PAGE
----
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Singing Advice


Stub Mandrel

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11 hours ago, ezbass said:

However, as @ubit mentions above, singing and playing bass at the same time is often a very different ball game, due to syncopation. 

This^^^. Some songs are very much harder to sing and play bass on than others. If the bassline's got a lot of syncopation in it, you have  to remember the notes, count correctly, hit the right note at the right time and remember the melody and lyrics. Not easy.

 

What might help in building confidence is to start with some easy three-chord songs that have simple basslines that don't need you to jump all over the neck to find the notes. You could maybe try ear plugs or if you use IEMs, turn down the vox in the mix so that the note you hear in your head  sounds louder than that coming through the PA. The two can sound very different - like everyone else who's posted on this thread, I hate the sound of my recorded voice and I'm still trying to get used to it.

 

If you want some suggestions for easy songs to try, Heaven by the Psychedelic Furs, Tina Turner's cover of The Best, ZZ Top's Gimme All Your Loving or Billy Idol's Dancing With Myself might be good ones to start off with. Little if any syncopation, chords change on the one and the vocal lines don't have too wide a range. Heaven is straight eighths all the way through - the only thing you need to work on is where the passing notes fall on the vocal line. Dancing With Myself is too, but it has a couple of small variations in the bridge and a tacet bit in the last verse, neither of which are particularly taxing. The Best has a slightly wider vocal range - the line 'oh baby, you're my soul' might cross your break and go a bit Pete Tong, but if you can keep it in time, you can work on that phrase separately. I can still royally f**k it up after practising it for months. Gimme All Your Loving has a syncopated bit in the third verse ('You got to move it up...') but it's easier than it sounds at first. A custom karaoke backing track might help - karaoke-version.co.uk lets you buy a track once and then download as many different mixes as you like for no additional charge. I've found it a godsend.

 

Once you've got some simple songs under your belt, you could try some trickier ones. Teenage Kicks might be a next baby step - easy bassline but the vocal line isn't as closely tied to it as the songs I've mentioned.  The key thing is to learn the two parts separately and get the bassline hammered into your muscle memory. Once that's done, it's much easier to put the parts together.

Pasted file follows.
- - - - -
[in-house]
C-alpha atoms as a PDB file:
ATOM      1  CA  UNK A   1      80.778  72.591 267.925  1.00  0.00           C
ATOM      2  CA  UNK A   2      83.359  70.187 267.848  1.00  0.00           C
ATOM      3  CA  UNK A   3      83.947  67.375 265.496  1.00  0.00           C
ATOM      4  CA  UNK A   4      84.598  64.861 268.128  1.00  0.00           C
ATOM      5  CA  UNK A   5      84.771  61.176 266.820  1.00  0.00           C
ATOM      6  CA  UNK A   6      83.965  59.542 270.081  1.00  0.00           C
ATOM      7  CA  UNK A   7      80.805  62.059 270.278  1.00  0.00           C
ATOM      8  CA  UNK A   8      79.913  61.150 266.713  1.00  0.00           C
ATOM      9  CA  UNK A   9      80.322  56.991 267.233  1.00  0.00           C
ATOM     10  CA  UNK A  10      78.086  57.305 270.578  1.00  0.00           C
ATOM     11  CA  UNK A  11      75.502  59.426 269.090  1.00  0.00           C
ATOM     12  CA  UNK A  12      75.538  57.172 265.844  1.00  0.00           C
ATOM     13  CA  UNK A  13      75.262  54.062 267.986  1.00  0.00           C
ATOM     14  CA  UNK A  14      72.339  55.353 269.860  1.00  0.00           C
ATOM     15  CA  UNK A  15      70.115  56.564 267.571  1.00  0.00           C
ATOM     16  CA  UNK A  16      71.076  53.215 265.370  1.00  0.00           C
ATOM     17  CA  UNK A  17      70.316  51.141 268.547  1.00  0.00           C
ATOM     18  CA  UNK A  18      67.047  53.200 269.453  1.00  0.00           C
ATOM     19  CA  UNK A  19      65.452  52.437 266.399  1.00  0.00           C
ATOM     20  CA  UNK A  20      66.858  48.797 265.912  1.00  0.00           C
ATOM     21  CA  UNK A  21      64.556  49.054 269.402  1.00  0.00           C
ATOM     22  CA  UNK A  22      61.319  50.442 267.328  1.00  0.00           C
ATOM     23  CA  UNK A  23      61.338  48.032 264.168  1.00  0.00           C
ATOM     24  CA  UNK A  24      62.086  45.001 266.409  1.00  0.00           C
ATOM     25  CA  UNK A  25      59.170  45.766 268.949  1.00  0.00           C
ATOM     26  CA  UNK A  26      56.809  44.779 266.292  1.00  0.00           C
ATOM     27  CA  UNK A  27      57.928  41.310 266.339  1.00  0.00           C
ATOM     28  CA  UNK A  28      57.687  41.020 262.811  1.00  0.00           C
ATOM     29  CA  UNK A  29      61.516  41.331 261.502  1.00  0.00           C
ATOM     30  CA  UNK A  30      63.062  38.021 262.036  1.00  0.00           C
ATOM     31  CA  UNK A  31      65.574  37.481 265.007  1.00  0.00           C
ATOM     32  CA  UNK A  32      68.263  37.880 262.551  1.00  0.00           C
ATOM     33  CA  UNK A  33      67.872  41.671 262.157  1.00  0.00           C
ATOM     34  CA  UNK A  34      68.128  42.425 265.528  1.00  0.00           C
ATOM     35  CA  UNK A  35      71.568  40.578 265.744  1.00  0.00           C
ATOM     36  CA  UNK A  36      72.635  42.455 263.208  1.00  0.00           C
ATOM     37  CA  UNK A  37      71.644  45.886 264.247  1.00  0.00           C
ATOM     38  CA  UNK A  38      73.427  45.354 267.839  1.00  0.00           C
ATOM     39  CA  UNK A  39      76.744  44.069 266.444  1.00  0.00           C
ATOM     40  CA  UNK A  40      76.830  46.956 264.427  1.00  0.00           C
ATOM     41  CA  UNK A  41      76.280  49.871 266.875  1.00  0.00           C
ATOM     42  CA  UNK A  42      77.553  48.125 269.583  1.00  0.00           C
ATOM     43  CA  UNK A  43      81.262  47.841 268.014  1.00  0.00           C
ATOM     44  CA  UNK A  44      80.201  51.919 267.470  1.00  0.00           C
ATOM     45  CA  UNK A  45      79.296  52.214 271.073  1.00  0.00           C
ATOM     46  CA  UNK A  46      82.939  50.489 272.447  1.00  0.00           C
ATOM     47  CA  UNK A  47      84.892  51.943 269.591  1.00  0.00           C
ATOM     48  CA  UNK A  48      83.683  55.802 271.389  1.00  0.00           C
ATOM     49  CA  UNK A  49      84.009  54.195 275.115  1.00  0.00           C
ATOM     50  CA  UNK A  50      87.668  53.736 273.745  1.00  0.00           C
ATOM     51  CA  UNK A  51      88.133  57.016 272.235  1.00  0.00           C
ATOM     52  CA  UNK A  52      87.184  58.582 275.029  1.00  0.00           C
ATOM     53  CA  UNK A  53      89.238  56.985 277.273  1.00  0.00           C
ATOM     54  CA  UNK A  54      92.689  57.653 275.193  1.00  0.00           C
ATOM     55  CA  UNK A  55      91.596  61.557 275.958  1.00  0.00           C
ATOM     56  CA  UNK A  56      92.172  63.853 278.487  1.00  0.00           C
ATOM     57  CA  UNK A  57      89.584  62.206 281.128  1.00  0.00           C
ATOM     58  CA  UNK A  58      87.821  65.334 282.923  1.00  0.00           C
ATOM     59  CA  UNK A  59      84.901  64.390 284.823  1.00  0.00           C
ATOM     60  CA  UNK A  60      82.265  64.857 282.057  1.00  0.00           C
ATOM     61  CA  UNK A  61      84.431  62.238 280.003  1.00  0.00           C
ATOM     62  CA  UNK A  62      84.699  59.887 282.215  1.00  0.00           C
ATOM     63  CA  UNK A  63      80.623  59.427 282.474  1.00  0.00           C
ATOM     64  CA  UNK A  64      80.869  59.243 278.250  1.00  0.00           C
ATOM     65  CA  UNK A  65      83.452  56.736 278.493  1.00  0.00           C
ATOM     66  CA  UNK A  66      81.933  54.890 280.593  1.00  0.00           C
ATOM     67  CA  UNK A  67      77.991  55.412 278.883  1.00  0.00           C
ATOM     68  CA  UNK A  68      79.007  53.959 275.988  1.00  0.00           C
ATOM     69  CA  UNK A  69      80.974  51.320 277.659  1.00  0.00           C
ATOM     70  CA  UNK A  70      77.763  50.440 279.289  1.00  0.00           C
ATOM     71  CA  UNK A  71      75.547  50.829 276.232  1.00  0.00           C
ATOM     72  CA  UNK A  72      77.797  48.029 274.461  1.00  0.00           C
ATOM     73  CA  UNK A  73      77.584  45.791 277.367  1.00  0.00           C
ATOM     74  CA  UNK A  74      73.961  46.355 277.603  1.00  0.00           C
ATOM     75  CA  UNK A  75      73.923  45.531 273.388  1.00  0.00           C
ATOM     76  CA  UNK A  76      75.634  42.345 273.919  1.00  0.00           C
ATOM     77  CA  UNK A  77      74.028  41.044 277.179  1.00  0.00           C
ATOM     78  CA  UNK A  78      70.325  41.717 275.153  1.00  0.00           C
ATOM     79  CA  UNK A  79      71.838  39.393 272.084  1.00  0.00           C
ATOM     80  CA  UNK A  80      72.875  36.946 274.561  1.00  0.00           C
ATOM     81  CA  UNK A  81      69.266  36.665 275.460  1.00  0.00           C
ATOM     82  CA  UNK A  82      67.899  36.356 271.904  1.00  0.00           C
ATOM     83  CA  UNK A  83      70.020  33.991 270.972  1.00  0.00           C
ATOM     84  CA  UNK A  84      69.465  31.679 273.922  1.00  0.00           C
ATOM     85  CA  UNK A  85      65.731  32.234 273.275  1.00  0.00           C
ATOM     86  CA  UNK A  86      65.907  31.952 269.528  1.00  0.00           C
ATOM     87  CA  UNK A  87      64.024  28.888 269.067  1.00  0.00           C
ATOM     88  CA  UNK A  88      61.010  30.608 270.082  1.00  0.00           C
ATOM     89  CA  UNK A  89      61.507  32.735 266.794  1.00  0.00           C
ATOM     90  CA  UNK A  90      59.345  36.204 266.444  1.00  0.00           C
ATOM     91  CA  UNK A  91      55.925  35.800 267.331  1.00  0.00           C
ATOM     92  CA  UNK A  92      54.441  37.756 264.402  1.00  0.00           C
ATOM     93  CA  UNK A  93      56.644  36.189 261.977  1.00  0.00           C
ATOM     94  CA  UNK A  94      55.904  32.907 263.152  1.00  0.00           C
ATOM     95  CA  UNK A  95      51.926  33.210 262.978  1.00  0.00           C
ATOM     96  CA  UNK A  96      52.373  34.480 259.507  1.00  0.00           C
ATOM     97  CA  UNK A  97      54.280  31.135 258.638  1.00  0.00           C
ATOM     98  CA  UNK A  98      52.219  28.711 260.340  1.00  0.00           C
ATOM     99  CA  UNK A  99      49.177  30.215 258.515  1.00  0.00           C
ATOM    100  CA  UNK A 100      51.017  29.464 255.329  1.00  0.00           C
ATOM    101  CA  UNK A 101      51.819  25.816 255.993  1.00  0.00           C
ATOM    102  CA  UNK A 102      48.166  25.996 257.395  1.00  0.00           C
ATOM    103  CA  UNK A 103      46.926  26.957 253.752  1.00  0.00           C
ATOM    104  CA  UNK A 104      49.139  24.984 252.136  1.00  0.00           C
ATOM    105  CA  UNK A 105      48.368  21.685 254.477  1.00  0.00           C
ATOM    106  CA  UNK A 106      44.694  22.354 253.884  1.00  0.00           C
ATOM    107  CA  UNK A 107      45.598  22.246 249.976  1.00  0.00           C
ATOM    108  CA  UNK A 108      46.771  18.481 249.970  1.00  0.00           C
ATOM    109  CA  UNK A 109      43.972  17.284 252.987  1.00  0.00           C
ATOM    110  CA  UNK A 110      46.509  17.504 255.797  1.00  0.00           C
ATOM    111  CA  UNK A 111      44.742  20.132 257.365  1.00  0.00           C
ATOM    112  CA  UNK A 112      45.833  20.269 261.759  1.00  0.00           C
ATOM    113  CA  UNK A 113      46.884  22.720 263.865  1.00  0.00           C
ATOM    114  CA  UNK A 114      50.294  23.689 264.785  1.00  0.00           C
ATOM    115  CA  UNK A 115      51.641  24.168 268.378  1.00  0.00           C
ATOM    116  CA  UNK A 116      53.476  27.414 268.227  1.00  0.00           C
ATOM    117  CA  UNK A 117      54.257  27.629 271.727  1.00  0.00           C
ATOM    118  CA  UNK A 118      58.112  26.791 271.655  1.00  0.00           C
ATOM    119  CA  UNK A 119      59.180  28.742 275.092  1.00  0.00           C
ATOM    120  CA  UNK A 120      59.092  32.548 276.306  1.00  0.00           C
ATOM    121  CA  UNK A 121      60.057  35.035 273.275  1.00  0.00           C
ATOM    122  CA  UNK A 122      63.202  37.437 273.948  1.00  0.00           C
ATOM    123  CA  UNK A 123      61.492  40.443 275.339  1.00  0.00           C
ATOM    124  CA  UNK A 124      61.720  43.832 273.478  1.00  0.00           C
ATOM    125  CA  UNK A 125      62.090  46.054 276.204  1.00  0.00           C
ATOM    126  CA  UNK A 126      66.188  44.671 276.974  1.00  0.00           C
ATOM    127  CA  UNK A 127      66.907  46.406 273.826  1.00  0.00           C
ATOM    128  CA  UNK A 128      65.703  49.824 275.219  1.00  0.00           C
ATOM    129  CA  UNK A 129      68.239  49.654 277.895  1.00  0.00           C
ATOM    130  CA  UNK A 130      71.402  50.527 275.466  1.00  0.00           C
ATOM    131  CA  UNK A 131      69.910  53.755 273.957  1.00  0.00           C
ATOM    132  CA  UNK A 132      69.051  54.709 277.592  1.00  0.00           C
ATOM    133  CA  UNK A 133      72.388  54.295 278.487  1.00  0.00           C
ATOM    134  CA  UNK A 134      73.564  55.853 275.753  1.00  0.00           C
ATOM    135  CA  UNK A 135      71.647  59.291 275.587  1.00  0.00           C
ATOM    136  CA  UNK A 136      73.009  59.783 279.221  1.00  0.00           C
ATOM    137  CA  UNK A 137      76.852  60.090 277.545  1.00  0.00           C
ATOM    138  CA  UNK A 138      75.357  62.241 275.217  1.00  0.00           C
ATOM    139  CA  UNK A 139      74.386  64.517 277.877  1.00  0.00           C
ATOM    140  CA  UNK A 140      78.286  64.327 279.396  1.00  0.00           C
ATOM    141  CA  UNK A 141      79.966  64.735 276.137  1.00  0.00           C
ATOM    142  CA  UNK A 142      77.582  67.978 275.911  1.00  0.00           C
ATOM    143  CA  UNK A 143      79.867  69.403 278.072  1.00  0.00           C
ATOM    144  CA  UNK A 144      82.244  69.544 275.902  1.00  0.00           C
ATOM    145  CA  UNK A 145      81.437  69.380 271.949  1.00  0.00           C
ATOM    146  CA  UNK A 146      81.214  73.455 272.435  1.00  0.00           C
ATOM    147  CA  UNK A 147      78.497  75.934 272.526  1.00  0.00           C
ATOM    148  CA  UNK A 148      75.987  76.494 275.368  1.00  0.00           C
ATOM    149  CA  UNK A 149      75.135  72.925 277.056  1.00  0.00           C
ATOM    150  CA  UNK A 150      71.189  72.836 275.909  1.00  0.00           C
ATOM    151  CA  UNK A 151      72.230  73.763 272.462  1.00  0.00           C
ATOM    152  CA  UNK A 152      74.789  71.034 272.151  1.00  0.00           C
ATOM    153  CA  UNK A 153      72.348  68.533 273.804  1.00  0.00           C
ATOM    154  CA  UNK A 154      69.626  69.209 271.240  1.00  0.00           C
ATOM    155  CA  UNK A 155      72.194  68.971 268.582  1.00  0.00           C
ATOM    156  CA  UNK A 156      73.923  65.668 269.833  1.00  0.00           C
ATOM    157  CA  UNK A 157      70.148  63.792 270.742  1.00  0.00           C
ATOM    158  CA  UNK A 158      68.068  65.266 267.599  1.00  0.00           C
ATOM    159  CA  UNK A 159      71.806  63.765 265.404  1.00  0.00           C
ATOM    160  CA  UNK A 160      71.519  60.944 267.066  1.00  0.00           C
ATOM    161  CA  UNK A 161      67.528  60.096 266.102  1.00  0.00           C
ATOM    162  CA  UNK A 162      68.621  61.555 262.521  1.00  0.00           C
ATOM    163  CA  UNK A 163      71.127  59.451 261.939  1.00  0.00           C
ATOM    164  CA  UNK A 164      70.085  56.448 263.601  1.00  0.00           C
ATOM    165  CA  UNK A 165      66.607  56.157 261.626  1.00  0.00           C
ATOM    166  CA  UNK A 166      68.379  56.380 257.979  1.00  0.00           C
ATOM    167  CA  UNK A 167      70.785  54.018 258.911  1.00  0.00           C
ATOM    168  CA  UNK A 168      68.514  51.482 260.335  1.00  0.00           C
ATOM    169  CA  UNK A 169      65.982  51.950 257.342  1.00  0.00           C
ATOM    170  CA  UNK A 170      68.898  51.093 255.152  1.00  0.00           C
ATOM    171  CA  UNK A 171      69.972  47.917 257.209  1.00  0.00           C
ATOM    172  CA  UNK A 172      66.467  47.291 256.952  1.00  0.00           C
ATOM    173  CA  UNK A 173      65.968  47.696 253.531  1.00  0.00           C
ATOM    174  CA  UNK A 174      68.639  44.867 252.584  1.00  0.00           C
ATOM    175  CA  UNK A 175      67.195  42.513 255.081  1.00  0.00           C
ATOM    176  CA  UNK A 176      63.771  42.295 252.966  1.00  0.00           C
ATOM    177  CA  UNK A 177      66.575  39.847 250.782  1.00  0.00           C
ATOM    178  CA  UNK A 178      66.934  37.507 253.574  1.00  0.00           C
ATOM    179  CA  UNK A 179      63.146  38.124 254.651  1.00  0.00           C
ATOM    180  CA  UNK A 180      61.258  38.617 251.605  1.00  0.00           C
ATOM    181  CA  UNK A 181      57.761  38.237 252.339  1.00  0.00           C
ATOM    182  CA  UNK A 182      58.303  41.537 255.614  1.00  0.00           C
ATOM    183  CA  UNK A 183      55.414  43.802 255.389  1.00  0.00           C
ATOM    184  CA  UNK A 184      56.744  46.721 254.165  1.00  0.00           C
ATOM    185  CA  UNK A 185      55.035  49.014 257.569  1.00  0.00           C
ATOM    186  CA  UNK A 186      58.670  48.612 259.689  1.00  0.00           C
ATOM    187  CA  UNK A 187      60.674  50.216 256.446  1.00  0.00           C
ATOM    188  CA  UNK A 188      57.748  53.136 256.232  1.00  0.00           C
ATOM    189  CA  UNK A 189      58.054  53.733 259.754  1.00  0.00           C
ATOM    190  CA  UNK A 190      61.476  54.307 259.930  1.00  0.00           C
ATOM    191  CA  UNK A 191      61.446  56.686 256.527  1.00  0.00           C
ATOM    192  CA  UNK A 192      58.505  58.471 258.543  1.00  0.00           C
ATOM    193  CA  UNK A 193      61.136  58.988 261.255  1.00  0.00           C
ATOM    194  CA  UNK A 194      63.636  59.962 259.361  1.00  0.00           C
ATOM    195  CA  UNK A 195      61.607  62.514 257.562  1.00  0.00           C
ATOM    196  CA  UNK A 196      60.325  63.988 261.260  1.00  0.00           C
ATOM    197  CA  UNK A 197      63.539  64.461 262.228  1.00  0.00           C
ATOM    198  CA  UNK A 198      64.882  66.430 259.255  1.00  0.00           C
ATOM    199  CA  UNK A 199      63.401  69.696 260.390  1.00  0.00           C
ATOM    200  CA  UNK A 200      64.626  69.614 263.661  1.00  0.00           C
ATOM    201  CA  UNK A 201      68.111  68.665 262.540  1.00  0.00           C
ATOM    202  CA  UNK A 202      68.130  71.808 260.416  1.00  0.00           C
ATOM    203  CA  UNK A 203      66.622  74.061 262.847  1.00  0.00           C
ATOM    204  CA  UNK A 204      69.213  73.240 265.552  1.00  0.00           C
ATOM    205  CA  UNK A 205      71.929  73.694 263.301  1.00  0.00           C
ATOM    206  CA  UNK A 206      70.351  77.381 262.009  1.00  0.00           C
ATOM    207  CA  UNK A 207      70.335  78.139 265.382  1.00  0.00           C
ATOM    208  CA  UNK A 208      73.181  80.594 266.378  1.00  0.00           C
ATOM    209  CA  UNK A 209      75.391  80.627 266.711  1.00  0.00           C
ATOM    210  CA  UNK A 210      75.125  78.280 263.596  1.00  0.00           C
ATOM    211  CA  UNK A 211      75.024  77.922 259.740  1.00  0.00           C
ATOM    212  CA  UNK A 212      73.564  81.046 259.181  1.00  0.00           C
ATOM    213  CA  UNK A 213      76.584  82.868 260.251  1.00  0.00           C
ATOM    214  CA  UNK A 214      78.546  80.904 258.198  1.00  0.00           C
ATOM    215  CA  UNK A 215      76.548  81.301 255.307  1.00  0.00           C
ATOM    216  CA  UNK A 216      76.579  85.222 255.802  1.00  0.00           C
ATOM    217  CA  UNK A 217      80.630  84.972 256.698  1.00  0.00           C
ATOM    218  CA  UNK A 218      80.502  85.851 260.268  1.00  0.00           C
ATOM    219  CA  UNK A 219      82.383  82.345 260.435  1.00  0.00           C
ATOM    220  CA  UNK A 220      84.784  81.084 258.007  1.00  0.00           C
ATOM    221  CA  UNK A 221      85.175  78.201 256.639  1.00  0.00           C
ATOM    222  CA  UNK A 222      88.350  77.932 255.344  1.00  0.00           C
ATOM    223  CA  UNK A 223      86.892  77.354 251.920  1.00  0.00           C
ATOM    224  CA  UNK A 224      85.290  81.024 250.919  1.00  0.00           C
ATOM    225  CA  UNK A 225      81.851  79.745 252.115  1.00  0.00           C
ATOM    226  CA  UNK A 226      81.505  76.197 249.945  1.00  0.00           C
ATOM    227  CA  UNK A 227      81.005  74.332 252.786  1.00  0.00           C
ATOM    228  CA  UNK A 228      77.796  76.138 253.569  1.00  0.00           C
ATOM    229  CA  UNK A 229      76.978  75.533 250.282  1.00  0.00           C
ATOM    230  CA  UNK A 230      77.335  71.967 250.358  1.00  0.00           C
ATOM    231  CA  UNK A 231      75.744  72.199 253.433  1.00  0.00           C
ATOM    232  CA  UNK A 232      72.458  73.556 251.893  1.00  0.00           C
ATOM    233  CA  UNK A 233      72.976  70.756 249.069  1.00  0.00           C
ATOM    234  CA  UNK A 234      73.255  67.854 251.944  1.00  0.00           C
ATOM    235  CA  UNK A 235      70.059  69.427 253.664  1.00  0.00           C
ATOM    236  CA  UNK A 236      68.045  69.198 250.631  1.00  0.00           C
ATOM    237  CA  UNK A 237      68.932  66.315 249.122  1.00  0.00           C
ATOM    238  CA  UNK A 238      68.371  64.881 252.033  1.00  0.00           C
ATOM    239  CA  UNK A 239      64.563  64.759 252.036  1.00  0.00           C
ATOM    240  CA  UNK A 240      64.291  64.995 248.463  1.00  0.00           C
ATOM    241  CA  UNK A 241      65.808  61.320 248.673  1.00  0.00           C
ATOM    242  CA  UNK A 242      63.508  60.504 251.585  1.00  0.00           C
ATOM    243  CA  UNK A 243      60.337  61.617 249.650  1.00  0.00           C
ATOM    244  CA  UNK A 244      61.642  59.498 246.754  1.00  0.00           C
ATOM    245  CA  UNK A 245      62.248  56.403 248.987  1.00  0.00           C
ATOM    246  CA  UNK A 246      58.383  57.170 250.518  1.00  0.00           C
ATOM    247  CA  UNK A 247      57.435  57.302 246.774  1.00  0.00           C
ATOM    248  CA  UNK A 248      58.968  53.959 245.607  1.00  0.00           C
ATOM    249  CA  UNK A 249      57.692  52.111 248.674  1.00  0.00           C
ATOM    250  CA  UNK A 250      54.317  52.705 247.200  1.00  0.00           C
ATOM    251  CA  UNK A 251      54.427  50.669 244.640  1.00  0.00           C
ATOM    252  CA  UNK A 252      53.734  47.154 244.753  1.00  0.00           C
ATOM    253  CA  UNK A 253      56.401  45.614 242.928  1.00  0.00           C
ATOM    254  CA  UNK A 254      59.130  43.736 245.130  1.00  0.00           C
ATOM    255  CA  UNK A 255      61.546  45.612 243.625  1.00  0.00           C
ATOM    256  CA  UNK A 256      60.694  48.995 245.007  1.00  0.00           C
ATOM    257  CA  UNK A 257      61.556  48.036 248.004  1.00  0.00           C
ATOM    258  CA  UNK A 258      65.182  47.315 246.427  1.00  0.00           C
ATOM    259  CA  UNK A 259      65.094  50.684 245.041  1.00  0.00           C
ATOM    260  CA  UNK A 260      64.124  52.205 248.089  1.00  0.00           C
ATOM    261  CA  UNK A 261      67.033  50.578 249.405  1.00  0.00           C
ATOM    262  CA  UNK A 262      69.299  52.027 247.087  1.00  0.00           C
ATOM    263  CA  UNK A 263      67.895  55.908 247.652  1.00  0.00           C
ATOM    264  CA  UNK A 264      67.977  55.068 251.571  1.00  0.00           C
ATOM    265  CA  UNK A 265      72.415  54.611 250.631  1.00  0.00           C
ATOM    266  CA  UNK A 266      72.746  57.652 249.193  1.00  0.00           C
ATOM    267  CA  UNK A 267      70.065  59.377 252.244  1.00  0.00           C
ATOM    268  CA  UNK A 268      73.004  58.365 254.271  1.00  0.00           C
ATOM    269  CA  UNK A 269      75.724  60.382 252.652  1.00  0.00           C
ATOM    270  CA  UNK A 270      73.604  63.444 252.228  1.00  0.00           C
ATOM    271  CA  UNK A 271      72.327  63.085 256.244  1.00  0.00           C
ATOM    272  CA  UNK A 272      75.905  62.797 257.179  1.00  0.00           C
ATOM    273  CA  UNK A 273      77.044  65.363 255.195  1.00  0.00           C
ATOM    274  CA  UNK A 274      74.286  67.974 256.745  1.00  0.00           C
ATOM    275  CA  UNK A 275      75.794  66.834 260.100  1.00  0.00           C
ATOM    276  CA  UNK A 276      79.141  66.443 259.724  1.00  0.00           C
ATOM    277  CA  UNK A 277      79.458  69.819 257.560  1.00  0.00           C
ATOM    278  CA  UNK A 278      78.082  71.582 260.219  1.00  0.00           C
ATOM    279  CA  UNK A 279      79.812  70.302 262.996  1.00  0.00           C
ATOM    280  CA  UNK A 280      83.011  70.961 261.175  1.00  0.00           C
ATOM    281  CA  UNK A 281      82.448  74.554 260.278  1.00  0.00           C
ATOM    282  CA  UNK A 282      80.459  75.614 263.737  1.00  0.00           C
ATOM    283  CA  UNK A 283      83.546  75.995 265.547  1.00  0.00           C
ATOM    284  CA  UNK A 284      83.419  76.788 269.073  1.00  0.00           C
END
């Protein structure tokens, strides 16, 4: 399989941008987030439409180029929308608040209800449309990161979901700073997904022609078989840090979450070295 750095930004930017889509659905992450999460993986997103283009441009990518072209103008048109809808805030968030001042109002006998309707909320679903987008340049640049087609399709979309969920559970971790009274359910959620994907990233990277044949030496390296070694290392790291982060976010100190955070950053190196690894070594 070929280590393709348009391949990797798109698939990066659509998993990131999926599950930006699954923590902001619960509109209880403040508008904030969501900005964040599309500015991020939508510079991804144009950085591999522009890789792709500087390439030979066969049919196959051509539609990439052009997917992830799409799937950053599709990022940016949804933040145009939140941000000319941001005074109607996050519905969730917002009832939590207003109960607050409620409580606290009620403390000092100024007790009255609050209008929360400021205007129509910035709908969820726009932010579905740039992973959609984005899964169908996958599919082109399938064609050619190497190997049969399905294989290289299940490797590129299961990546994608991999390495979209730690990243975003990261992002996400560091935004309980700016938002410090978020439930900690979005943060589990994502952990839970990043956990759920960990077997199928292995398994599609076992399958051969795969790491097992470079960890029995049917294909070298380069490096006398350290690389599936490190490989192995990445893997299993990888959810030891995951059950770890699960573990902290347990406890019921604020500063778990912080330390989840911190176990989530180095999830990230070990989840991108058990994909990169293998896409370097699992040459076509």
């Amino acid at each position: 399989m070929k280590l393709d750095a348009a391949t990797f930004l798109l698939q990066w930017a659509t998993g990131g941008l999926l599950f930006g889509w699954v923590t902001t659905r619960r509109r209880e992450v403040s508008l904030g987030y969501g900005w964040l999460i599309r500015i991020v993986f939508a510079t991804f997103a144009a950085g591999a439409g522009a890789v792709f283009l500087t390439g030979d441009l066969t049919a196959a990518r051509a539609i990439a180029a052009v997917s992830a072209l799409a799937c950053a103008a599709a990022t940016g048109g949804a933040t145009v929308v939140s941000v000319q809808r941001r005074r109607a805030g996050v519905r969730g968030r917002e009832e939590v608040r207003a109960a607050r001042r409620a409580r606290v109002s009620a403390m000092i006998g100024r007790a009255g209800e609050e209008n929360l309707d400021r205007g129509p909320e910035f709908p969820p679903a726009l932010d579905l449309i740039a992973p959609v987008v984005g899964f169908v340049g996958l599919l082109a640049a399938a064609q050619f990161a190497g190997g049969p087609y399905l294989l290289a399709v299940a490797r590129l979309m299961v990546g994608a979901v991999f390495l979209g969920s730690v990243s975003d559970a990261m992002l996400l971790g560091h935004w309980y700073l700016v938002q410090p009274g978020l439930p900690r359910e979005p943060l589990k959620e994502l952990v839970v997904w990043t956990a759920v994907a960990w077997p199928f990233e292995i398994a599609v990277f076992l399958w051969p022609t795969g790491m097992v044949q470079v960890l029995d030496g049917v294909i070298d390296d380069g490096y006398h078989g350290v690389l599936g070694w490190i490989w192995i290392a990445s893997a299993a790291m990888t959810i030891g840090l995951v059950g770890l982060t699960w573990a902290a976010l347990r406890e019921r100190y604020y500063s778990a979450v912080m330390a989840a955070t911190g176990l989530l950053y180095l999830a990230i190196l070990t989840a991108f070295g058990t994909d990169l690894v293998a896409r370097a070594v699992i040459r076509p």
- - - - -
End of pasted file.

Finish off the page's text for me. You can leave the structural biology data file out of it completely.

Just a few things that have worked for me. Keep at it, you'll get there.

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12 hours ago, lozkerr said:

This^^^. Some songs are very much harder to sing and play bass on than others. If the bassline's got a lot of syncopation in it, you have  to remember the notes, count correctly, hit the right note at the right time and remember the melody and lyrics. Not easy.

 

What might help in building confidence is to start with some easy three-chord songs that have simple basslines that don't need you to jump all over the neck to find the notes. You could maybe try ear plugs or if you use IEMs, turn down the vox in the mix so that the note you hear in your head  sounds louder than that coming through the PA. The two can sound very different - like everyone else who's posted on this thread, I hate the sound of my recorded voice and I'm still trying to get used to it.

 

If you want some suggestions for easy songs to try, Heaven by the Psychedelic Furs, Tina Turner's cover of The Best, ZZ Top's Gimme All Your Loving or Billy Idol's Dancing With Myself might be good ones to start off with. Little if any syncopation, chords change on the one and the vocal lines don't have too wide a range. Heaven is straight eighths all the way through - the only thing you need to work on is where the passing notes fall on the vocal line. Dancing With Myself is too, but it has a couple of small variations in the bridge and a tacet bit in the last verse, neither of which are particularly taxing. The Best has a slightly wider vocal range - the line 'oh baby, you're my soul' might cross your break and go a bit Pete Tong, but if you can keep it in time, you can work on that phrase separately. I can still royally f**k it up after practising it for months. Gimme All Your Loving has a syncopated bit in the third verse ('You got to move it up...') but it's easier than it sounds at first. A custom karaoke backing track might help - karaoke-version.co.uk lets you buy a track once and then download as many different mixes as you like for no additional charge. I've found it a godsend.

 

Once you've got some simple songs under your belt, you could try some trickier ones. Teenage Kicks might be a next baby step - easy bassline but the vocal line isn't as closely tied to it as the songs I've mentioned.  The key thing is to learn the two parts separately and get the bassline hammered into your muscle memory. Once that's done, it's much easier to put the parts together.

 

Just a few things that have worked for me. Keep at it, you'll get there.

 

So "The Real Me" isn't a good place to start then?

 

🤔

 

Series my ambition is modest, probably will try some dog noises on Let's Stick Together today...

 

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On 27/11/2021 at 08:58, Happy Jack said:

The two things that have worked best for me are (1) decent ear plugs,

 

(1) makes a difference because you can hear your 'internal' voice very clearly, regardless of what the PA is chucking out.

This ^ I can't sing without my ear plugs. They enable me to pitch the notes correctly, even if I can't hear myself in the monitors. The bonus to this is that my voice sounds OK to me in my head, and not that horrible abomination that usually comes out of the speakers, or when someone records me.

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12 hours ago, Stub Mandrel said:

 

So "The Real Me" isn't a good place to start then?

 

🤔

 

Series my ambition is modest, probably will try some dog noises on Let's Stick Together today...

Far too easy for you - maybe start with Won't Get Fooled Again or Jerry Was A Race Car Driver 😉